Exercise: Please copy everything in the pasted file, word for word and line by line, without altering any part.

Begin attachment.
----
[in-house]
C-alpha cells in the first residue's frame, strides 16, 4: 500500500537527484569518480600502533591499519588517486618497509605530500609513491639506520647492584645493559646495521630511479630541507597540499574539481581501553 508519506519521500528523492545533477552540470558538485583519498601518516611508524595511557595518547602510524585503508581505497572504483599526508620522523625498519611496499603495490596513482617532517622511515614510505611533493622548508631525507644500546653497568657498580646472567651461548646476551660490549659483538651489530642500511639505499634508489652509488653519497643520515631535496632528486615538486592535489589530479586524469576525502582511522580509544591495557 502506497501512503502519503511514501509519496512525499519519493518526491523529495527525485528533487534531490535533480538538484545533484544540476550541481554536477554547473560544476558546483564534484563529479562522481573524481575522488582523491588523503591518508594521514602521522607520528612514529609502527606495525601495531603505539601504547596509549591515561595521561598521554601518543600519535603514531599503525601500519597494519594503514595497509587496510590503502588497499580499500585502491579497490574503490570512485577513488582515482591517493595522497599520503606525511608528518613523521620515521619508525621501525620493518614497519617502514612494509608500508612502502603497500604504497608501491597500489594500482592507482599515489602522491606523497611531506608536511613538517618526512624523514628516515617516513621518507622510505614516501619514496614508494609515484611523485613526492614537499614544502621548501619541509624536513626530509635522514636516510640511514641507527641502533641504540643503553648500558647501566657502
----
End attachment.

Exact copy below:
[in-house]
C-alpha cells in the first residue's frame, strides 16, 4: 500500500537527484569518480600502533591499519588517486618497509605530500609513491639506520647492584645493559646495521630511479630541507597540499574539481581501553 508519506519521500528523492545533477552540470558538485583519498601518516611508524595511557595518547602510524585503508581505497572504483599526508620522523625498519611496499603495490596513482617532517622511515614510505611533493622548508631525507644500546653497568657498580646472567651461548646476551660490549659483538651489530642500511639505499634508489652509488653519497643520515631535496632528486615538486592535489589530479586524469576525502582511522580509544591495557 502506497501512503502519503511514501509519496512525499519519493518526491523529495527525485528533487534531490535533480538538484545533484544540476550541481554536477554547473560544476558546483564534484563529479562522481573524481575522488582523491588523503591518508594521514602521522607520528612514529609502527606495525601495531603505539601504547596509549591515561595521561598521554601518543600519535603514531599503525601500519597494519594503514595497509587496510590503502588497499580499500585502491579497490574503490570512485577513488582515482591517493595522497599520503606525511608528518613523521620515521619508525621501525620493518614497519617502514612494509608500508612502502603497500604504497608501491597500489594500482592507482599515489602522491606523497611531506608536511613538517618526512624523514628516515617516513621518507622510505614516501619514496614508494609515484611523485613526492614537499614544502621548501619541509624536513626530509635522514636516510640511514641507527641502533641504540643503553648500558647501566657502